In the past 48 hours, the price of oil has slumped, despite a new price cap on Russian supply being introduced.
Brent Crude, the oil that makes up the bulk of New Zealand’s petrol price, has fallen 10 per cent to its lowest level since early January.
In fact, in the past month, the price has come off by almost 20 per cent.
Meanwhile, the kiwi dollar has strengthened by about 6 per cent in the past month.
That has to mean cheaper prices at the pump are on their way.
The falls are good news for motorists and also for those with a keen eye on broader inflation pressures.
Oil is one of the major costs running through the production of almost all the goods we buy and trade.
While inflation was already rising due to central bank stimulus, it was the oil shock that followed Russia’s invasion of Ukraine that really kicked it into the stratosphere.
The Brent Crude oil prices started rising at the start of the year, spiking as the invasion unfolded and reaching a peak of US$127 a barrel in March.
Since then the price has been volatile but has broadly trended down. The latest slump brings it back to pre-war prices.
Whether the lower prices hold is another matter.
There is still a great deal of risk with big geopolitical moves being made that have no certain outcomes.
The Financial Times has called the Russian price caps “one of the most forceful interventions in the global oil market ever”.
Starting last night, the EU banned seaborne oil imports from Russia.
It also joined the US, the UK, and the broader west in prohibiting their businesses from transporting Russian oil anywhere in the world, or providing services such as insurance, unless Moscow sells its oil below a price cap - currently agreed at US$60.
In theory, this should limit supply and push prices back up.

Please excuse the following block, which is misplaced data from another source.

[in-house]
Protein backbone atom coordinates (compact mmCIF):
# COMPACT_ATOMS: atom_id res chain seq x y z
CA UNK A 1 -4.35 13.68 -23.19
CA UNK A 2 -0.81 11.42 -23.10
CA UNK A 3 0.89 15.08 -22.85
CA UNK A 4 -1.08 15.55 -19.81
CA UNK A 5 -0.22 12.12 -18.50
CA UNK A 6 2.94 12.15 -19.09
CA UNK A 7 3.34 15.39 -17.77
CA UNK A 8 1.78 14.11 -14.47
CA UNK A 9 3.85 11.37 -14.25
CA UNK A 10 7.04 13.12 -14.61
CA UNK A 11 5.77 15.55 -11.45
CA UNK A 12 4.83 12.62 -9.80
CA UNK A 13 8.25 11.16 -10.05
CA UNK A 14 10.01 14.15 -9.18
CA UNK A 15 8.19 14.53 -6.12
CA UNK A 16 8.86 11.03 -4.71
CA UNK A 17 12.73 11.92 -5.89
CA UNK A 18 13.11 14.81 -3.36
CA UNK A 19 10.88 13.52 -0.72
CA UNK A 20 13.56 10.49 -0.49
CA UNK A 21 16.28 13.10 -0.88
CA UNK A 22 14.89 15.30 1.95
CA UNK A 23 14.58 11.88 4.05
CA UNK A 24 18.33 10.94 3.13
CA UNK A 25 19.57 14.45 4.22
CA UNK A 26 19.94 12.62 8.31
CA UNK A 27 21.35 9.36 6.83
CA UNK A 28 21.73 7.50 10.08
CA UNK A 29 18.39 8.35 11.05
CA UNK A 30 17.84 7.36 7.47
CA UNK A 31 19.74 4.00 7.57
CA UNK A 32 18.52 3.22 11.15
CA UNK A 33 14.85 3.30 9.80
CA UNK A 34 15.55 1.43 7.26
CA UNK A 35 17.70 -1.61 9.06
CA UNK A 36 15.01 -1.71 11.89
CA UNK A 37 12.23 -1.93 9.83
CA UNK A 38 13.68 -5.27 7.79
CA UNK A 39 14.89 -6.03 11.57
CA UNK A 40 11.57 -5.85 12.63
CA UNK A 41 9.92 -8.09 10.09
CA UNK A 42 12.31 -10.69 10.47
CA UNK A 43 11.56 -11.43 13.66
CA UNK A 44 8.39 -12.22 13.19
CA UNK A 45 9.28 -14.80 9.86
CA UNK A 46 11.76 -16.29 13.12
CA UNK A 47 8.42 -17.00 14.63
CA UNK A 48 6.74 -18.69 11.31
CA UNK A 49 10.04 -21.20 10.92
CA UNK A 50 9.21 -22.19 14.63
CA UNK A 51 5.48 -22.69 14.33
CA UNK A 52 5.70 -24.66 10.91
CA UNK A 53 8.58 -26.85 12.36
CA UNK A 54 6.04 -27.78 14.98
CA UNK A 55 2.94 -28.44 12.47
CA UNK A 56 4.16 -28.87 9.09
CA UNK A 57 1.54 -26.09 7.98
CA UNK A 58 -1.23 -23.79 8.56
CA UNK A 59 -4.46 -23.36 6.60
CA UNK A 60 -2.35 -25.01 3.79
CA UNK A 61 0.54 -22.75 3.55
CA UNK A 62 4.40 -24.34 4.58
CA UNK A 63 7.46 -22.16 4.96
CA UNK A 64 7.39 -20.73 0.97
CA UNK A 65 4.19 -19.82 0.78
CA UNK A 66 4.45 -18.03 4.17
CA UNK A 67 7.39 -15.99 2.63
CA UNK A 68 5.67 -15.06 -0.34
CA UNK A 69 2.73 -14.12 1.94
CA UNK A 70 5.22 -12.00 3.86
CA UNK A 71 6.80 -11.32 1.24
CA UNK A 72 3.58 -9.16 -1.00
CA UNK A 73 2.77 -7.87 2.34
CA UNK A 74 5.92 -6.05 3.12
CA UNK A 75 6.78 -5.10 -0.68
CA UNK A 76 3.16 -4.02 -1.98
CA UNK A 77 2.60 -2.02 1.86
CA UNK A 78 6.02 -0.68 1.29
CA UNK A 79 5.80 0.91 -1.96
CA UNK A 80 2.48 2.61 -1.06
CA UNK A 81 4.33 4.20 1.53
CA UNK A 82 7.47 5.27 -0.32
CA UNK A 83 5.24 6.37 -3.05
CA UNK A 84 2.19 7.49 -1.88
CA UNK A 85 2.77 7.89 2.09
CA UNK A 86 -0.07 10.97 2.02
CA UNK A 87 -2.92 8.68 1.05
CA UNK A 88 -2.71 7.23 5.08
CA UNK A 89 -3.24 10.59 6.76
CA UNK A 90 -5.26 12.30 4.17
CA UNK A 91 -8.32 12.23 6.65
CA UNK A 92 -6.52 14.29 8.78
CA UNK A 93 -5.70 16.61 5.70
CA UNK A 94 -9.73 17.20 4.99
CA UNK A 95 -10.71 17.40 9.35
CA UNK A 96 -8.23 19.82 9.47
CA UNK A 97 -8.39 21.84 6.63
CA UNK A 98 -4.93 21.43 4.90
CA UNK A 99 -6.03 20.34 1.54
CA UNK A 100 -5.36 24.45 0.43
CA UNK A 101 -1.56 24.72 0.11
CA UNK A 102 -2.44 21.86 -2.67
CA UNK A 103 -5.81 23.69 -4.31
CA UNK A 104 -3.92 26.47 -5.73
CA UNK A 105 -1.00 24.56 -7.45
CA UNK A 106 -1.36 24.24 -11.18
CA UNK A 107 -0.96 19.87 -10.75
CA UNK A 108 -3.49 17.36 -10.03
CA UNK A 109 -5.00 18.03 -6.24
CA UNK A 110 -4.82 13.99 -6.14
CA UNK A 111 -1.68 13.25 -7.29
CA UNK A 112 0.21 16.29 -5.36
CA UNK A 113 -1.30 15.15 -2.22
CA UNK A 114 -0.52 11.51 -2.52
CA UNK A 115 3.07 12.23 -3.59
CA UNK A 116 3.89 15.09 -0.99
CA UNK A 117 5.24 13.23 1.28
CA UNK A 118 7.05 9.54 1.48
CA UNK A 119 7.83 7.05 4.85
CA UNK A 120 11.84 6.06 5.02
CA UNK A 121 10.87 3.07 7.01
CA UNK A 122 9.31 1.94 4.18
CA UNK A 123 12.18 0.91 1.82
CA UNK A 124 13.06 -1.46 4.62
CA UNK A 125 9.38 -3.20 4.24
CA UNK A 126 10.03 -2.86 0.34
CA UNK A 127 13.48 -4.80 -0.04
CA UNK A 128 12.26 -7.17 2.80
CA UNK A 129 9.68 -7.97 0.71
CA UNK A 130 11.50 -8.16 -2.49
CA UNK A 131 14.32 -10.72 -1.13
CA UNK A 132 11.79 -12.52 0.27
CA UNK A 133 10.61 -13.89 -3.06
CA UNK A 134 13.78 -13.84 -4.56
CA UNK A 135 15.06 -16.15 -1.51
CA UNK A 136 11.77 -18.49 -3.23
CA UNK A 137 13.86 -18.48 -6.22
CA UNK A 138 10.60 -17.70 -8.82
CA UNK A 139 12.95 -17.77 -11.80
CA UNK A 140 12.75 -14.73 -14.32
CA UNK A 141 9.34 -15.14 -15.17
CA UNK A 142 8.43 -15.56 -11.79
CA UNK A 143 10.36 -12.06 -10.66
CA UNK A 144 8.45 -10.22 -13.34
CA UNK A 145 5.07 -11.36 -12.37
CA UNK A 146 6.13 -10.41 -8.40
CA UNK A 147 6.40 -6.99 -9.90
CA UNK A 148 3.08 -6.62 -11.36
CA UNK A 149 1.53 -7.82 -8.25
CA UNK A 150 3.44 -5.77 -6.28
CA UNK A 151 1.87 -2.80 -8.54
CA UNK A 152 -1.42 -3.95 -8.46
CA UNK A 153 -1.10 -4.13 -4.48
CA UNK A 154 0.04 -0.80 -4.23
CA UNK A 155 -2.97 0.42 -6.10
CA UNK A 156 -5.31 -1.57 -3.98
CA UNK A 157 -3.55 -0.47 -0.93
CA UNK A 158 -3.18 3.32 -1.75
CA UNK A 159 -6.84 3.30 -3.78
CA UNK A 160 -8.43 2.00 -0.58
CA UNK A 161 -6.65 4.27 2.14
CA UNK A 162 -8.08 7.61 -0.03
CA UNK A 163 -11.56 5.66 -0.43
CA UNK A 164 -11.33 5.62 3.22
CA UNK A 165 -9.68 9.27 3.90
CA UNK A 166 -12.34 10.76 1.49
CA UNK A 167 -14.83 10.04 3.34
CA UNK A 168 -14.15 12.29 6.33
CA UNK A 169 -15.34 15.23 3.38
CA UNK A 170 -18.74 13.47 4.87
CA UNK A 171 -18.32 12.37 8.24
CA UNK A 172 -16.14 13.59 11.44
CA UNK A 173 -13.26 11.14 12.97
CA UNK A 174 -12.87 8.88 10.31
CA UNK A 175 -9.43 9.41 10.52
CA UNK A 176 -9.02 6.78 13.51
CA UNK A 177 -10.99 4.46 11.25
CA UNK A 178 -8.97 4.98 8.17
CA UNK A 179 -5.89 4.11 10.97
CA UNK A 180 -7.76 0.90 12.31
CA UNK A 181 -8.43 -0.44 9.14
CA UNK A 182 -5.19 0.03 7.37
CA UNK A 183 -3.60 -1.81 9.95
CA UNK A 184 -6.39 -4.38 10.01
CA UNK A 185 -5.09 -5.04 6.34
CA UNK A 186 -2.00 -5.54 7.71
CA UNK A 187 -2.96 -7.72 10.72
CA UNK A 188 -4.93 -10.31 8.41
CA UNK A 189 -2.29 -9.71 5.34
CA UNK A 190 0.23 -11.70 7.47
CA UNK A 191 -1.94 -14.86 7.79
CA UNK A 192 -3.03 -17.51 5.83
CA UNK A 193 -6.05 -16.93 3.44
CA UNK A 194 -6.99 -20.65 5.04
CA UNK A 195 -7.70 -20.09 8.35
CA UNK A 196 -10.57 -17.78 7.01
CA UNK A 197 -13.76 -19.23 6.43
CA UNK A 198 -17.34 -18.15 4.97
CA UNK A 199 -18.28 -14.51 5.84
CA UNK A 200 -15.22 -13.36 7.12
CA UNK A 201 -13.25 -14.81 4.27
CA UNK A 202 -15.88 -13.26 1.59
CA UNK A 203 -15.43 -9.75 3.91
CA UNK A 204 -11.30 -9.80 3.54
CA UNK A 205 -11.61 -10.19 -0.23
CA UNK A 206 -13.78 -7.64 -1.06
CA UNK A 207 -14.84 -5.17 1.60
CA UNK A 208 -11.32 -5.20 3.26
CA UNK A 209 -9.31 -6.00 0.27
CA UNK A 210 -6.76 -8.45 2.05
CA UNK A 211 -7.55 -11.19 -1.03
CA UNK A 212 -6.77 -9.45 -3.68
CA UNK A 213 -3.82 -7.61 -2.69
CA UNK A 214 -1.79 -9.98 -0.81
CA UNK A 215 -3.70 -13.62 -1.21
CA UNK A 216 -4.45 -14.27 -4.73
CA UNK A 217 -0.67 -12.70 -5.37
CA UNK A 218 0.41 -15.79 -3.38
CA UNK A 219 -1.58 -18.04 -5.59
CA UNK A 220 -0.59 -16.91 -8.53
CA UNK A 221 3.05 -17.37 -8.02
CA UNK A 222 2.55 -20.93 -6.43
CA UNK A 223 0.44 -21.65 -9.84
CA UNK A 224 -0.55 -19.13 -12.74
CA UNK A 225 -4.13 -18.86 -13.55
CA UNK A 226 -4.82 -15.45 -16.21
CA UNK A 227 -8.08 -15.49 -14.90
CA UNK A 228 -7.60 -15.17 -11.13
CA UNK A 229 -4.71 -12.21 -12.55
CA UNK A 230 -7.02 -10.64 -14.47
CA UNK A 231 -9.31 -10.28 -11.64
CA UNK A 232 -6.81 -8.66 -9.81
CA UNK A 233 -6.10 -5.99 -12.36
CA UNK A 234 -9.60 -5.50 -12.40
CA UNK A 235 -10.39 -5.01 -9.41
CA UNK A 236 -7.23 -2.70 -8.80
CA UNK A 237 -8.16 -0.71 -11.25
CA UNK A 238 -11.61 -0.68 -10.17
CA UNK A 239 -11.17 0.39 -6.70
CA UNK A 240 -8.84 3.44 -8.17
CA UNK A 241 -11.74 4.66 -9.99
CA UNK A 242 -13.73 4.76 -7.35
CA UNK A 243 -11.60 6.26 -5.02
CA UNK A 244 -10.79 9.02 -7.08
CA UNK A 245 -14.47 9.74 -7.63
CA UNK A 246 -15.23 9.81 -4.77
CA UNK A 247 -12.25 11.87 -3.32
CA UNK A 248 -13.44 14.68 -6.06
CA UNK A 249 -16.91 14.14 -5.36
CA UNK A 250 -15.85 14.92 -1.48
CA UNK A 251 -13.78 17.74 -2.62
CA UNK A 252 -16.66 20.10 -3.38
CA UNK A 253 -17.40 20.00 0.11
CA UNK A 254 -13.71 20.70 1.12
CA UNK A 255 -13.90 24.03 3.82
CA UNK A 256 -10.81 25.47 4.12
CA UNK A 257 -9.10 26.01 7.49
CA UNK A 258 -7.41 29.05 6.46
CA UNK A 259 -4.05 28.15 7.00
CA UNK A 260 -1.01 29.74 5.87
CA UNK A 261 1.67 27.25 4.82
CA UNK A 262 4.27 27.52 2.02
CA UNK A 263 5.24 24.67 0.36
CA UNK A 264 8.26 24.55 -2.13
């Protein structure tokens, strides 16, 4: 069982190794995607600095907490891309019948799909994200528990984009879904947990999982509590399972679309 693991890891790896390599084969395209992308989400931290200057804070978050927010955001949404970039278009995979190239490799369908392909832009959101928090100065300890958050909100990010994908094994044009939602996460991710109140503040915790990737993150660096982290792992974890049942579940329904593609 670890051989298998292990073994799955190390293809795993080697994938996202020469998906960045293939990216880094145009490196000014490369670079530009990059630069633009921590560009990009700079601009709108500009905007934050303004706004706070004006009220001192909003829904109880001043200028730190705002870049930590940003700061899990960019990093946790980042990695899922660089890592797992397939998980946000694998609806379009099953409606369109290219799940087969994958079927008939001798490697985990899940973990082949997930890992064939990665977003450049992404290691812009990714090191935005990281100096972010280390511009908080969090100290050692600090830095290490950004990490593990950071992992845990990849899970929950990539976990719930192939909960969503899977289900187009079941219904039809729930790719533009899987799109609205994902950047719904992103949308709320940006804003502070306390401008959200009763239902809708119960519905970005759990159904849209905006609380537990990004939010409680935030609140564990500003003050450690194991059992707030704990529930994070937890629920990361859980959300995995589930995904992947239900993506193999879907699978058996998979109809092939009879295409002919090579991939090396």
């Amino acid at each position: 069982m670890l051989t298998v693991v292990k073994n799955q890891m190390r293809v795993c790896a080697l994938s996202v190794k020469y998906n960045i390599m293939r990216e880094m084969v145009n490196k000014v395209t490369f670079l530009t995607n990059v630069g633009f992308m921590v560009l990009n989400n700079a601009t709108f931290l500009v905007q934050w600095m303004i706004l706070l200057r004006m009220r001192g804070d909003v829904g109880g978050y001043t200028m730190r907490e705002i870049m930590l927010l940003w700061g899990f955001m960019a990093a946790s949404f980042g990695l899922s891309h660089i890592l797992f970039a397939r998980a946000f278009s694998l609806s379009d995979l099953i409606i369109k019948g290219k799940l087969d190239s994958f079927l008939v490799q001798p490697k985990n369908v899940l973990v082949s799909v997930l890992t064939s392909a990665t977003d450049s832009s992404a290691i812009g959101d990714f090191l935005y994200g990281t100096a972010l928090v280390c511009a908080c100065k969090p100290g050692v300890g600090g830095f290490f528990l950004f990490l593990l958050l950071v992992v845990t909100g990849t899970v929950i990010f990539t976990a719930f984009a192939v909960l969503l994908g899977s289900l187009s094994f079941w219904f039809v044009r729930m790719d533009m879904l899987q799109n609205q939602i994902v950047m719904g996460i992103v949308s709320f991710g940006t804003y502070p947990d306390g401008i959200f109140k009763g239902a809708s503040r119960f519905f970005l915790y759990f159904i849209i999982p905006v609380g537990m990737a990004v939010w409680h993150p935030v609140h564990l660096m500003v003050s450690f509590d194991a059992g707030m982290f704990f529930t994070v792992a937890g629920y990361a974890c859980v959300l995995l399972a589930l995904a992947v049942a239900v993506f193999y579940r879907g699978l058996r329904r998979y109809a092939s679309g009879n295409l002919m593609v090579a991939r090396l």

But it is not yet clear how much Russian oil the two sanctions measures could take off the global market.
Russia says it will simply redirect supplies to markets that don’t observe the cap.
So far Opec has not responded with any changes to its production. The oil producers group agreed in October to cut supply, which pushed prices back up - albeit briefly.
Ultimately, expectations of a global recession have proved the larger driver of oil prices in the past few weeks.
Fitch Ratings today revised down its world GDP forecasts for 2023, saying central banks had intensified their fight against inflation meaning interest rates go higher. It also said the outlook for China’s property market had deteriorated.
Fitch now expects world GDP to grow by 1.4 per cent in 2023, revised down from 1.7 per cent in the September 2022 outlook.
Fitch has lowered its forecast for US 2023 growth to 0.2 per cent, from 0.5 per cent, as the pace of monetary policy tightening increases.
Fitch also cut its China 2023 growth forecast to 4.1 per cent, from 4.5 per cent, as prospects for a recovery in housebuilding faded.
China’s problems with its Covid policy and lower economic growth have already suppressed demand for all commodities, including oil.
But if China’s economy were to bounce back more strongly than expected - or the US for that matter - oil could rise again.
Meanwhile, the strong monetary policy stance being taken by our Reserve Bank has boosted the value of the kiwi dollar relative to the US.
That makes imports, including petrol, relatively cheaper in local currency terms.
The kiwi has staged a major comeback in the past few months off a low of US55.62c in mid-October to trade close to US64c this week.
That’s still below highs close to US70c in March.
Regardless the equations for motorists now look more heartening and we should expect to see further falls at the petrol station in the coming days.